With two years under his belt as Foxboro’s top cop, Chief Michael Grace this week said the town's police are moving to overcome shortages in staffing, headaches stemming from police reform mandates and community initiatives.
Delivering an annual progress report requested by selectmen that touched on budgeting, stadium issues and operational changes prompted by the COVID-19 outbreak, Grace identified staffing as the primary challenge facing local law enforcement.
Over the past year, Grace said, three officers have left Foxboro for positions with the state police, another transferred to Western Massachusetts and two others remain out indefinitely with serious injuries.
“In the spring we were running with six officers down,” he said. “That’s an entire patrol shift.”
Although openings are being filled primarily through overtime, Grace stressed the agency remains in full compliance with state and federal requirements, as well as internal protocols.
“We’ve never not answered our calls,” he said.
Ironically, the COVID-19 pandemic initially helped to ease staffing problems within the department by allowing dedicated school resource officers to supplement patrol duty. But with all schools fully open, including the K-12 Foxborough Regional Charter School, officers Frank Azevedo and Will Monterroso have refocused on local classrooms.
“A lot of this is that I just can’t get people here,” Grace said.
Ongoing concerns about the town’s ability to recruit and retain qualified police officers have prompted a measure on the Nov. 15 special town meeting that would remove Foxboro police from the state Civil Service system.
Despite the staffing challenges, Grace said Foxboro remains committed to statewide efforts to establish police accountability mechanisms relative to background checks, use-of-force training, department certification procedures, record keeping, “no-knock” warrants and racial profiling policies
“As we move through these steps we are meeting every benchmark,” he told selectmen, later adding: “Training with the police reform has been a massive undertaking.”
And that doesn’t even include operational demands for service, which continue to increase.
Grace said that Foxboro police, on average, respond to more than 69 calls a day -- or nearly 3-1/2 calls every hour. This does not include calls involving Gillette Stadium, which are tracked separately.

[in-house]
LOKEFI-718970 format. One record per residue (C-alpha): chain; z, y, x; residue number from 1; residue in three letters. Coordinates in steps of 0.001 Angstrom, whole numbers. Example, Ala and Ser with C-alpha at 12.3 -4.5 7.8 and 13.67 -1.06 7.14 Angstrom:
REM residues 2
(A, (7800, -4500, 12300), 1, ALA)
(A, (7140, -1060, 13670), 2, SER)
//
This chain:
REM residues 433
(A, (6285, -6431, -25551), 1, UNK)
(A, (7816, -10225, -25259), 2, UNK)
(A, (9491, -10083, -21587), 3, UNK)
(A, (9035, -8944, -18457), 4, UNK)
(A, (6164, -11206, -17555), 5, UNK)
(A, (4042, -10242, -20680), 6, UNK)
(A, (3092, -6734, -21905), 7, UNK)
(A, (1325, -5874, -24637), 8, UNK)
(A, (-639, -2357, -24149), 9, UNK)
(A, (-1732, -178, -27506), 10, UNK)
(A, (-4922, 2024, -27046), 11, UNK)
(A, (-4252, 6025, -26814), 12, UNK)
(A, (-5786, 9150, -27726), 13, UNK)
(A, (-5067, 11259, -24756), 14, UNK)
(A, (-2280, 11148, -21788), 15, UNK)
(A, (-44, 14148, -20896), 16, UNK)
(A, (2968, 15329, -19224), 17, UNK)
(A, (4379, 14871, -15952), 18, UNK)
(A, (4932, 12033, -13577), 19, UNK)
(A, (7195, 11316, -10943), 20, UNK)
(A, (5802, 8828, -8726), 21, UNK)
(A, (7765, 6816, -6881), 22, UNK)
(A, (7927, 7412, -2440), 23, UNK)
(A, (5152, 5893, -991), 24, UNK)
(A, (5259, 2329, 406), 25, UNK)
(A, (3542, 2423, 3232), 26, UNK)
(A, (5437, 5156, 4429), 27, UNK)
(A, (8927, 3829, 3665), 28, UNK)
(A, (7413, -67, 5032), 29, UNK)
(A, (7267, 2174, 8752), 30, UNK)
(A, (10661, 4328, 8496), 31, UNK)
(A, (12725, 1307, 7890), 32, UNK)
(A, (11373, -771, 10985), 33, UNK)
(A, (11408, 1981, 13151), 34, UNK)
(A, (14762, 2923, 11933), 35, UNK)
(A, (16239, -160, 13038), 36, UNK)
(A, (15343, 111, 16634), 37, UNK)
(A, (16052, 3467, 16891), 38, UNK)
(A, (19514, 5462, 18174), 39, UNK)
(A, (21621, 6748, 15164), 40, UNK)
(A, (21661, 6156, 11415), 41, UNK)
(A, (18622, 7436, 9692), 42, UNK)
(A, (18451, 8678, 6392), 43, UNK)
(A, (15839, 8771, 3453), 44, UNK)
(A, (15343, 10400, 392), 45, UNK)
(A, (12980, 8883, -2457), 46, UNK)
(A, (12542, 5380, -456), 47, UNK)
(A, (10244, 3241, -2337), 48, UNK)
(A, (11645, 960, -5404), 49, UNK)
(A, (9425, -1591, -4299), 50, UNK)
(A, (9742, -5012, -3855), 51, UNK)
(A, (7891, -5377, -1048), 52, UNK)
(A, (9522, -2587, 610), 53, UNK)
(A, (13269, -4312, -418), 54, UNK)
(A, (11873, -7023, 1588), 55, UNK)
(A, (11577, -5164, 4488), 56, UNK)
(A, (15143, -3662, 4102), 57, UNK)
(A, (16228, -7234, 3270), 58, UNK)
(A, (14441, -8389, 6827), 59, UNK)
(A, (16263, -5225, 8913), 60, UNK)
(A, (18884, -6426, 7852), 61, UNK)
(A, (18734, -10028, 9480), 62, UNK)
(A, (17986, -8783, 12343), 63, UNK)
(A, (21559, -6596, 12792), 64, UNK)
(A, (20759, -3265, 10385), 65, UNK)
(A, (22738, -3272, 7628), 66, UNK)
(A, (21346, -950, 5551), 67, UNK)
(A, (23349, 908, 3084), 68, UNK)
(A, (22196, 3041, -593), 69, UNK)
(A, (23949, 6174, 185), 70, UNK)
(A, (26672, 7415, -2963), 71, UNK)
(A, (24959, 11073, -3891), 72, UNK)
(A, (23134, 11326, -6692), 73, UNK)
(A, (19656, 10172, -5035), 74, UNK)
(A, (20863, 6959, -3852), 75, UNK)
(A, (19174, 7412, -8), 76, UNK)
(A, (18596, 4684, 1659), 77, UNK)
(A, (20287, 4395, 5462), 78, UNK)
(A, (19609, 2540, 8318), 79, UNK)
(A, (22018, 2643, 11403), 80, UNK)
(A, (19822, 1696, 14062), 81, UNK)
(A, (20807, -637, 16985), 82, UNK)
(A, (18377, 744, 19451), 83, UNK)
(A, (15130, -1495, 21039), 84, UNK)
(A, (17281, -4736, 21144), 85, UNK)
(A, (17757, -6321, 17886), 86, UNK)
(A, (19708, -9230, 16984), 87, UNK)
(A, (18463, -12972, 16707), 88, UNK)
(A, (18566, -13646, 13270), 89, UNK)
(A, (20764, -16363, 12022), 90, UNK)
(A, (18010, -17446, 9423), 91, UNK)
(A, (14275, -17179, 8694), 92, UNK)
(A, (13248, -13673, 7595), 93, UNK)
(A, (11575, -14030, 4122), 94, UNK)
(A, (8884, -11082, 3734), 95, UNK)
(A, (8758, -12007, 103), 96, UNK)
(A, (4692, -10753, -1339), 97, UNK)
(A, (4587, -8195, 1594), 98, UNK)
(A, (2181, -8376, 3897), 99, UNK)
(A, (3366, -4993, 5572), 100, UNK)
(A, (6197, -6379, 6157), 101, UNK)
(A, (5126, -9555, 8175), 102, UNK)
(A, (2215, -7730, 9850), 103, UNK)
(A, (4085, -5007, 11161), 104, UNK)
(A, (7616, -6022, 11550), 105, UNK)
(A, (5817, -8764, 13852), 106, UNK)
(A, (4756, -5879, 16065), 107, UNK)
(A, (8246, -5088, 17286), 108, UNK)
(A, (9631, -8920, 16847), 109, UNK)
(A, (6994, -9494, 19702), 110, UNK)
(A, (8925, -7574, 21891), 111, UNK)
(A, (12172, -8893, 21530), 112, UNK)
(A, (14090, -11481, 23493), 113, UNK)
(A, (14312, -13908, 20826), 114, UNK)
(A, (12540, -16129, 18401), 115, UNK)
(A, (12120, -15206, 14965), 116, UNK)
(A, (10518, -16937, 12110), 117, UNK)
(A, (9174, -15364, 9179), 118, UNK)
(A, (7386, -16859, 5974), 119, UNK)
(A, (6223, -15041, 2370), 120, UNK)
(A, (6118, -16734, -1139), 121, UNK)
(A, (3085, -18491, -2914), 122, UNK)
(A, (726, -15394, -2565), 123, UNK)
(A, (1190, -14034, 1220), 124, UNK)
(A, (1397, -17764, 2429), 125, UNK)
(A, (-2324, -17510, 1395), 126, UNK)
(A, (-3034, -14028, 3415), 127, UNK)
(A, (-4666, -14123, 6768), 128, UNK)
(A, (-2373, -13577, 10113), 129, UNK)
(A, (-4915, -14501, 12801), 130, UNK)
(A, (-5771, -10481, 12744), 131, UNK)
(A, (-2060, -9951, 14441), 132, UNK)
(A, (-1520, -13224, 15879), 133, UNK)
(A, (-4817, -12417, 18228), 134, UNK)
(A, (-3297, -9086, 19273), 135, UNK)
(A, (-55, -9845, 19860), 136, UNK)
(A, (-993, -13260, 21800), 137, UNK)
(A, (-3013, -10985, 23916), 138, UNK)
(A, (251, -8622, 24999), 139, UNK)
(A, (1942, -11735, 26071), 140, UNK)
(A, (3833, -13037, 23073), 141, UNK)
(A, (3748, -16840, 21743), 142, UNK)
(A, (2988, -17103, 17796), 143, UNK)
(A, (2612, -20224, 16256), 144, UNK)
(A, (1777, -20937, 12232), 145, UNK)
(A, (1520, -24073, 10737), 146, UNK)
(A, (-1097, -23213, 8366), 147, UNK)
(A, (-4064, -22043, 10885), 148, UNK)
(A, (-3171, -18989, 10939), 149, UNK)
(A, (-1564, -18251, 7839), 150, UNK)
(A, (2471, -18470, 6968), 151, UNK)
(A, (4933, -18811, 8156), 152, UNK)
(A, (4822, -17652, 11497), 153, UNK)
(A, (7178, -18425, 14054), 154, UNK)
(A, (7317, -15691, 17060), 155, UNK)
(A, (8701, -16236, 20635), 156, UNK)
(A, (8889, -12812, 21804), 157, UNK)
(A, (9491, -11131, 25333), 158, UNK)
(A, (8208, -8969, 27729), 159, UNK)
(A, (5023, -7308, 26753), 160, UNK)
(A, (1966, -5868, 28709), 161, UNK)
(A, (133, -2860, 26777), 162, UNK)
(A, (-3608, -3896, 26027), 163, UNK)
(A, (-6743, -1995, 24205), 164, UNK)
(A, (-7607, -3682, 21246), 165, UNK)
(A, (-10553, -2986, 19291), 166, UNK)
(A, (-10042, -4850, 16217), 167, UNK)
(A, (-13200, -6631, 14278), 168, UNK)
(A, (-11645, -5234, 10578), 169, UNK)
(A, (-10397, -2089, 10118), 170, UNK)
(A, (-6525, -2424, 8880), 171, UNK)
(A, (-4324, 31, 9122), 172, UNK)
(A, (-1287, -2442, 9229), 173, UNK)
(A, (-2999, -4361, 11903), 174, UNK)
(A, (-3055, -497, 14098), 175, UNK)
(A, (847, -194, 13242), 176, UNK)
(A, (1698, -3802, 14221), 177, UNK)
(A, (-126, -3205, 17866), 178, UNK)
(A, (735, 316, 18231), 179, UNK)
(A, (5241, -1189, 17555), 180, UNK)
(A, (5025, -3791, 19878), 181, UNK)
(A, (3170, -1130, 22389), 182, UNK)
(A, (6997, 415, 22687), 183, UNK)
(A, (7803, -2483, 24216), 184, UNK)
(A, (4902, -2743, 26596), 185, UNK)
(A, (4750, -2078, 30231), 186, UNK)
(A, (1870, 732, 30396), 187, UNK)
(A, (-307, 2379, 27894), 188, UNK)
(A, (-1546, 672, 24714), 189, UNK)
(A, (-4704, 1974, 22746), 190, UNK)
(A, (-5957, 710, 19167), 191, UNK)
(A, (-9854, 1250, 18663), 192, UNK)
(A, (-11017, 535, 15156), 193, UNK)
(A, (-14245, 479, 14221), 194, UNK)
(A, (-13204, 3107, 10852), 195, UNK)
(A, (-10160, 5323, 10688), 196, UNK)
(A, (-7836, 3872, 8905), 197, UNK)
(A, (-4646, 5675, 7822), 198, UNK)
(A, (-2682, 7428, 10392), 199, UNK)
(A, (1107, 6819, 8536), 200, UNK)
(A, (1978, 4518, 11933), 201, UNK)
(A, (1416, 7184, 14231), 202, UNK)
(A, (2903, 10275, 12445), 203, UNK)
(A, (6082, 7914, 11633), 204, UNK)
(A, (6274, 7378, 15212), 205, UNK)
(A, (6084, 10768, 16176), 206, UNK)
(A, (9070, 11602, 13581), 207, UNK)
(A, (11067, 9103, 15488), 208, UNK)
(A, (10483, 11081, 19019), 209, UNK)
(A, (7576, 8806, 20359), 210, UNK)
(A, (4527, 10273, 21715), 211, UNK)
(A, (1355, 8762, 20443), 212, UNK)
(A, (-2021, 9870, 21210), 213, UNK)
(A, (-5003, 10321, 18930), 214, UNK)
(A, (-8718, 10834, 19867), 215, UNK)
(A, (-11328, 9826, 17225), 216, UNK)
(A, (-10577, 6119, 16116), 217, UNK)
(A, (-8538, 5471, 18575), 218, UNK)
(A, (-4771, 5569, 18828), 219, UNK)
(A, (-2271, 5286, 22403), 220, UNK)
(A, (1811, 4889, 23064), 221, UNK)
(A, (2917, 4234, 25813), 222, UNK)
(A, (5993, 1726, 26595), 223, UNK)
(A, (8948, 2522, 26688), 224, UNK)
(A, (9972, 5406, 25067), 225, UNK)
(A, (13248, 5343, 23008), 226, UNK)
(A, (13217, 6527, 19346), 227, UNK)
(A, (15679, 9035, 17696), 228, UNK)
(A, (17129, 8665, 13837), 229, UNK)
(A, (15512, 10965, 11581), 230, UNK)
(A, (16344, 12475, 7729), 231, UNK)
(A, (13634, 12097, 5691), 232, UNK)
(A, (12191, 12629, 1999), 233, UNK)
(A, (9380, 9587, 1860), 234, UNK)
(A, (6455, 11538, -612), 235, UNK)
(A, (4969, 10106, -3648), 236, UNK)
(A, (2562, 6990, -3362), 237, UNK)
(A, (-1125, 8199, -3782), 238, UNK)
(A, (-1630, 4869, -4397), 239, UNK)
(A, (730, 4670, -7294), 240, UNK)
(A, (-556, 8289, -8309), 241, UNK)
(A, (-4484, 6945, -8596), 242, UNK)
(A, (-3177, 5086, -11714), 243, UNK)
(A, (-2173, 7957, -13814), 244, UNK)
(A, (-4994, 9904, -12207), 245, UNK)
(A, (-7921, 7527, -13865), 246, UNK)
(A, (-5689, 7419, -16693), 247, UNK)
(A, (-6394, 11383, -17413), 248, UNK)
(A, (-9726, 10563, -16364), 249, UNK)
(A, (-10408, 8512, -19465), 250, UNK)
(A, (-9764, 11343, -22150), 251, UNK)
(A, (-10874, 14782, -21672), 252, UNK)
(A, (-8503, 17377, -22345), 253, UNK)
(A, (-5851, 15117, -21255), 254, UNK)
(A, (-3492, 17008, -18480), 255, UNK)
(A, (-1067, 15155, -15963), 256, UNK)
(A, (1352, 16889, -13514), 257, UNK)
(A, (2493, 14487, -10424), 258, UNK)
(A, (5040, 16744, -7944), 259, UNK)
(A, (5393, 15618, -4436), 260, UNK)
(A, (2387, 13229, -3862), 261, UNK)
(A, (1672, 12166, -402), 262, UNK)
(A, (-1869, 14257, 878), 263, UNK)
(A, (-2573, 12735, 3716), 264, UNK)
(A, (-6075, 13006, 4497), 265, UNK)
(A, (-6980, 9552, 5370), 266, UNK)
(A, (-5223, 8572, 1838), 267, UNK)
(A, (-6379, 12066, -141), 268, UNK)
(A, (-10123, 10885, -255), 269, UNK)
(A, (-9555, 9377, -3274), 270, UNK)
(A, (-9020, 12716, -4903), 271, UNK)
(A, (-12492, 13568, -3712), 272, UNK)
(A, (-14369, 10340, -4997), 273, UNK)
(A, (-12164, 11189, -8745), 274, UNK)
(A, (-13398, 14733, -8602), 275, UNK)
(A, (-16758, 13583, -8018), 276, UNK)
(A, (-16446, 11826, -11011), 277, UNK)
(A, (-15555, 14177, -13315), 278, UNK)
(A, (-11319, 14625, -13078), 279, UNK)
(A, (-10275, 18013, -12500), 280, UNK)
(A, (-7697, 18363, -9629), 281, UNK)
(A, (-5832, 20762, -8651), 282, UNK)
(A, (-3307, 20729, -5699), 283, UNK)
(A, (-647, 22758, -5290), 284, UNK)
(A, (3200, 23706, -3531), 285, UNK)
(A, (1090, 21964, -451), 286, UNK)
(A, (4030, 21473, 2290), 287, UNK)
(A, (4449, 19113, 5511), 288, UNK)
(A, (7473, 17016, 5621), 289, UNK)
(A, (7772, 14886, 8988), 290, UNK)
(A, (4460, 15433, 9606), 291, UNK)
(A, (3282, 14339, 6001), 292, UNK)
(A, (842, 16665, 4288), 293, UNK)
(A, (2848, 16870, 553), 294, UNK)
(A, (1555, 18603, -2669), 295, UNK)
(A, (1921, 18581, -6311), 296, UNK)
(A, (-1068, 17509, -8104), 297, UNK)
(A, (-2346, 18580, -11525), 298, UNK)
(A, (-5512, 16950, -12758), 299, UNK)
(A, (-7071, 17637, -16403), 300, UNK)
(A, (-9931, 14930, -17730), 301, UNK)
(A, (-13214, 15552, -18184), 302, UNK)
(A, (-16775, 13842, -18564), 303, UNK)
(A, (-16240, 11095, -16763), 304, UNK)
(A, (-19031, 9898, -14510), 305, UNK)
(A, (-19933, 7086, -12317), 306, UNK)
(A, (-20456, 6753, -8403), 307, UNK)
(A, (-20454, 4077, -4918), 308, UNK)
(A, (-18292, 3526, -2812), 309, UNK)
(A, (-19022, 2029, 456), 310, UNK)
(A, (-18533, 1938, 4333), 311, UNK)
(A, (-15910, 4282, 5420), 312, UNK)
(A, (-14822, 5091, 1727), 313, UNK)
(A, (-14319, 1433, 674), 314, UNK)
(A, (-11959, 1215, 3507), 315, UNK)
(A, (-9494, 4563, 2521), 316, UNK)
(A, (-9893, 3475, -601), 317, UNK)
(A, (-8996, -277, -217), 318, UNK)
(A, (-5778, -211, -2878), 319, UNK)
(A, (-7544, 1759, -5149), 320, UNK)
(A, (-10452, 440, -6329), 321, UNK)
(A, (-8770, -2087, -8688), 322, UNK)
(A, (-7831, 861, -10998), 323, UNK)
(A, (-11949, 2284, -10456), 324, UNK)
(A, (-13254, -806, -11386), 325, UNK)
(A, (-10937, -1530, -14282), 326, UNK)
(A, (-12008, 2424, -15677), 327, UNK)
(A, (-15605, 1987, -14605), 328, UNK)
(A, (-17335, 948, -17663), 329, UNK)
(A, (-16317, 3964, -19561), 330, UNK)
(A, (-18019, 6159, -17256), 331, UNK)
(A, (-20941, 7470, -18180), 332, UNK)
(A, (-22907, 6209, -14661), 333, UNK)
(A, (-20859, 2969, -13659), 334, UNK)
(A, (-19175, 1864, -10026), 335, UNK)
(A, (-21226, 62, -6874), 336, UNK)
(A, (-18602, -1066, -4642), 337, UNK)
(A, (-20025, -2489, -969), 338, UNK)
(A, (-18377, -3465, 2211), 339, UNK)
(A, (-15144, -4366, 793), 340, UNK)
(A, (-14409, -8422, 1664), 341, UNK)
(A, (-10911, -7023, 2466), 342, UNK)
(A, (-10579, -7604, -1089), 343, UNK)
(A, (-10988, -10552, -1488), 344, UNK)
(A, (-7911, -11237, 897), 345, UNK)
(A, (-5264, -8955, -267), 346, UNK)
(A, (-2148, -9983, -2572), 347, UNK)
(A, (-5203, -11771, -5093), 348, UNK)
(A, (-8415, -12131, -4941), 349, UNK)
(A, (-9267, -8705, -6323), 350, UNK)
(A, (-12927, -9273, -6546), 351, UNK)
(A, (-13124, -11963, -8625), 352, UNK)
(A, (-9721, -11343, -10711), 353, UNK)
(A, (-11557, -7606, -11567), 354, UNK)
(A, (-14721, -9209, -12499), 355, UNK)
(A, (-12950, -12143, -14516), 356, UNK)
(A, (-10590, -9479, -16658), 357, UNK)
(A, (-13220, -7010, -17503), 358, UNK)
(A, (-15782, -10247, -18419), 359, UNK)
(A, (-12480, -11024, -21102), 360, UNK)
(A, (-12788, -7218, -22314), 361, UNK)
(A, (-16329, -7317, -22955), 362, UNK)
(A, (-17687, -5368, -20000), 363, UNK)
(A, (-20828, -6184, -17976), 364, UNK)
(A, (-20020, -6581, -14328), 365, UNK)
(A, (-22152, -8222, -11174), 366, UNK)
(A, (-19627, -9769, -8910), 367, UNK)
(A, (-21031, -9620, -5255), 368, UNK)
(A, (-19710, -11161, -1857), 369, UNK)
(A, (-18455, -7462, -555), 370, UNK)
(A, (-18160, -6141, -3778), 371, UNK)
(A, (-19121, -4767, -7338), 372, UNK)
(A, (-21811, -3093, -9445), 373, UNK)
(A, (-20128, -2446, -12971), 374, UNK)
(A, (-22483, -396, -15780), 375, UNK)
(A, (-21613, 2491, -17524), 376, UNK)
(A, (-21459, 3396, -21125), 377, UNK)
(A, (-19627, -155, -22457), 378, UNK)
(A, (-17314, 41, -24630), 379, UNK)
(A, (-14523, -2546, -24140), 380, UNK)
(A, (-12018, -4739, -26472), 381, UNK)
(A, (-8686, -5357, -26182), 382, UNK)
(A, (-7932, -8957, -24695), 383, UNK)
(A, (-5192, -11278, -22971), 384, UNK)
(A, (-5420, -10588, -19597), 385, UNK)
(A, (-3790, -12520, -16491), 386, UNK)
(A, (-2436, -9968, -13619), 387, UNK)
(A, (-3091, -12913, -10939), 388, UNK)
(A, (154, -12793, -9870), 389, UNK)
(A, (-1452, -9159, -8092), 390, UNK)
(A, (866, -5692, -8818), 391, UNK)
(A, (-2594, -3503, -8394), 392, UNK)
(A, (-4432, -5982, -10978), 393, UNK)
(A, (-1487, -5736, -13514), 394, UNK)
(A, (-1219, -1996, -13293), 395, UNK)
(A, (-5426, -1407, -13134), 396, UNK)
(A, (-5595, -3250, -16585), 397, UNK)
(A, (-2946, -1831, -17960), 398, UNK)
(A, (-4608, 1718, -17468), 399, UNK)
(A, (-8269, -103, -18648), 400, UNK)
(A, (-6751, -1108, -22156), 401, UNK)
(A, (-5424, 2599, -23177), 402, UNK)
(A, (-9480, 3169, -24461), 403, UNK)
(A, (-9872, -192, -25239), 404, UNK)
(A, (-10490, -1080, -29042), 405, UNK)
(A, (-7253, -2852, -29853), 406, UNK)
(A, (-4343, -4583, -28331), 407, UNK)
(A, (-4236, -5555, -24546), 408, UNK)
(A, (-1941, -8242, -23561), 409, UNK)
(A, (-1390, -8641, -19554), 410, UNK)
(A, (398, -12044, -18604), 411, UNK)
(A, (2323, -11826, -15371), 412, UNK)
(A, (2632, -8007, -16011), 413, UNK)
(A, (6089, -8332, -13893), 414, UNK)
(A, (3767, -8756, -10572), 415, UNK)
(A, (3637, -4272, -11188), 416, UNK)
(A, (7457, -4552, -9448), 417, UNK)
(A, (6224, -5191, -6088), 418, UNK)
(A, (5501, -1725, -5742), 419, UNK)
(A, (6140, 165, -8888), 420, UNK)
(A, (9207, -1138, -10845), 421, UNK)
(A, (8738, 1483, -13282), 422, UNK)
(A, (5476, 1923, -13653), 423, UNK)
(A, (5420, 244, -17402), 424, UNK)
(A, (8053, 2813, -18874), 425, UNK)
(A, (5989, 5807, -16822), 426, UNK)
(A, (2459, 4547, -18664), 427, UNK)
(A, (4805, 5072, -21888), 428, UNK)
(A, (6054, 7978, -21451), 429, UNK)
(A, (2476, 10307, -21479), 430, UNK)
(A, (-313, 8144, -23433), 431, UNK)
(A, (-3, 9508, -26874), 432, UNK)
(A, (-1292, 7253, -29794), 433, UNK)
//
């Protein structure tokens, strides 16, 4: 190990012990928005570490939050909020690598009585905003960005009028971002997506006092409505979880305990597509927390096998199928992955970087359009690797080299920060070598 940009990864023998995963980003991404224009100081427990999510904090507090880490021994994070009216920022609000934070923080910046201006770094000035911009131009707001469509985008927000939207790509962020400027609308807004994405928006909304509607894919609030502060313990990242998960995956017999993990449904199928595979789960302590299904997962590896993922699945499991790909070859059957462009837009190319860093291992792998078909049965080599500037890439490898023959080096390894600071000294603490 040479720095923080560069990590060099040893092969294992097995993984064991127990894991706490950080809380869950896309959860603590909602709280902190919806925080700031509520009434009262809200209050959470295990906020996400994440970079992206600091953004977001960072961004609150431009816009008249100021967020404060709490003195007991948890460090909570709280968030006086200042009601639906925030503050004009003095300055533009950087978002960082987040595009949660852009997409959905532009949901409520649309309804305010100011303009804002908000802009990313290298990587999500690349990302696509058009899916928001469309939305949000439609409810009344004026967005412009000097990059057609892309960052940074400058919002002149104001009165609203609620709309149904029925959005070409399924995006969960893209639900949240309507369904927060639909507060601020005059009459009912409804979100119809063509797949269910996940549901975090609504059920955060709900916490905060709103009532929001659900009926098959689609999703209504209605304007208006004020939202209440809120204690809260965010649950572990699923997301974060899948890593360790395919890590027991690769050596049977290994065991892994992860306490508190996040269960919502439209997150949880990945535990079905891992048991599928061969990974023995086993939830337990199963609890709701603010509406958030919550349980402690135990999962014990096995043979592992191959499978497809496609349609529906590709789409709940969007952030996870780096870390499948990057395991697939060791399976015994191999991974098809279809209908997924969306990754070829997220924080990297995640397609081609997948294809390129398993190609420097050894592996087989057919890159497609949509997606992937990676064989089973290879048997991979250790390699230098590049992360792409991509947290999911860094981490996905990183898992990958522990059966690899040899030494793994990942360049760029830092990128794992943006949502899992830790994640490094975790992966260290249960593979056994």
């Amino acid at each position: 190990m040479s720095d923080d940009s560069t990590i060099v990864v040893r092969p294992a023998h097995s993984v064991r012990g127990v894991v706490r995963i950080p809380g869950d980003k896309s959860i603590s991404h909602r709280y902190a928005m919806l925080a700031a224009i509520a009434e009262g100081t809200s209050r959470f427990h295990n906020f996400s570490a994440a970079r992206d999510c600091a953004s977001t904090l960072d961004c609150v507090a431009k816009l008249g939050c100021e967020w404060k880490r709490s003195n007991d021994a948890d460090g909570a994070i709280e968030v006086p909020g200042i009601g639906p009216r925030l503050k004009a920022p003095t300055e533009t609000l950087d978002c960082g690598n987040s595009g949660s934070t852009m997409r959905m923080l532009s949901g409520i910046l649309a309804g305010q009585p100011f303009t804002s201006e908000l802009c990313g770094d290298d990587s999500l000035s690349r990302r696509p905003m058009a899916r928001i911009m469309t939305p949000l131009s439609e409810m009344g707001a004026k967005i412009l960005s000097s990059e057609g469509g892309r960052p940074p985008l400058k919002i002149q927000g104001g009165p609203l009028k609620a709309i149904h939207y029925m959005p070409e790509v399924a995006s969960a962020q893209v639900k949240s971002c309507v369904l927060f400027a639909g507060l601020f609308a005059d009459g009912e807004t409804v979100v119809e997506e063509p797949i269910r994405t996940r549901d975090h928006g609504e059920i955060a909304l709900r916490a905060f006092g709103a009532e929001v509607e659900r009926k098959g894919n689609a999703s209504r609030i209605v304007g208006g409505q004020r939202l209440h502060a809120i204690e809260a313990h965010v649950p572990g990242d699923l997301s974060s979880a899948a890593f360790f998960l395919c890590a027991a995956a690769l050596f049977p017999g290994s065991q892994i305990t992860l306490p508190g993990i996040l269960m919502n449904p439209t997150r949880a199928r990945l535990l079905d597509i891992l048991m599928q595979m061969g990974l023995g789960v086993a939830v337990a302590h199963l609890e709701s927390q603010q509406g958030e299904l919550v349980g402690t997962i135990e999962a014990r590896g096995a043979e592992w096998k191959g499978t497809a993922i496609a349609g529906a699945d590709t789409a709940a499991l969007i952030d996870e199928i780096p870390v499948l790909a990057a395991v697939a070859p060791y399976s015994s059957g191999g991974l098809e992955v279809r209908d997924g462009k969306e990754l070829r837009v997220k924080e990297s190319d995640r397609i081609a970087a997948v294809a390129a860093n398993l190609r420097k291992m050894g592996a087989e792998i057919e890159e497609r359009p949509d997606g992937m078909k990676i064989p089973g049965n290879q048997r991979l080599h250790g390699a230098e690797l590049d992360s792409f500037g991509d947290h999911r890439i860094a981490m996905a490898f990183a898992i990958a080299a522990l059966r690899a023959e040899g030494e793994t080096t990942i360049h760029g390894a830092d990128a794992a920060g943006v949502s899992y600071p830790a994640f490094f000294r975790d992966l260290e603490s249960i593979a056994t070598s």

Rebutting the suggestion that police have been reluctant to engage in motor vehicle stops, especially during the COVID-19 pandemic, Grace said local officers issued 3,200 traffic citations over the past year, exclusive of stops which resulted in verbal warnings.
In order to meet these demands, Grace oversees a department with a $5.24 million operational budget that supports 39 full-time officers, two administrative assistants and an animal control officer. In addition, the department employs 20 reserve officers and two police matrons.
Besides payroll, the $5.24 million figure covers vehicle and equipment purchases, as well as training, court, technology and office supply costs.
Grace said the department continues to embrace a community policing model developed under the Obama administration that emphasizes six key pillars: building trust in the community, policy and oversight, technology, community policing, training/education and officer wellness and safety.
“This is what we build off of,” he said.
Local police also continue to oversee, or participate in, an expansive menu of community programming under the direction of Sgt. Valesay Collins, with a half-dozen outreach events in October alone.
Collins is also responsible for overseeing the department’s school resource officers, who double as juvenile court officers.
“We educate kids, we save kids and we kind of help them out when we can,” Grace said.
Police also have stepped up efforts in response to domestic violence, which Grace characterized as a “call for service that occurs on a regular basis.”
Beyond the initial response, Grace said a team of officers with specialized training follow up on every domestic violence call in hopes of defusing the potential for future incidents.
Following the presentation, Town Manager William Keegan said that Grace has done an outstanding job during “a very difficult climate” across the country.
“He’s taken on some very difficult challenges,” Keegan said. “This police reform act has not been a walk in the park for any chief in Massachusetts.”
Grace ended the briefing by thanking townspeople for continuing to support local police.
“I have officers who have come over from other departments and they are just in awe of how they are treated by the residents in town,” he said.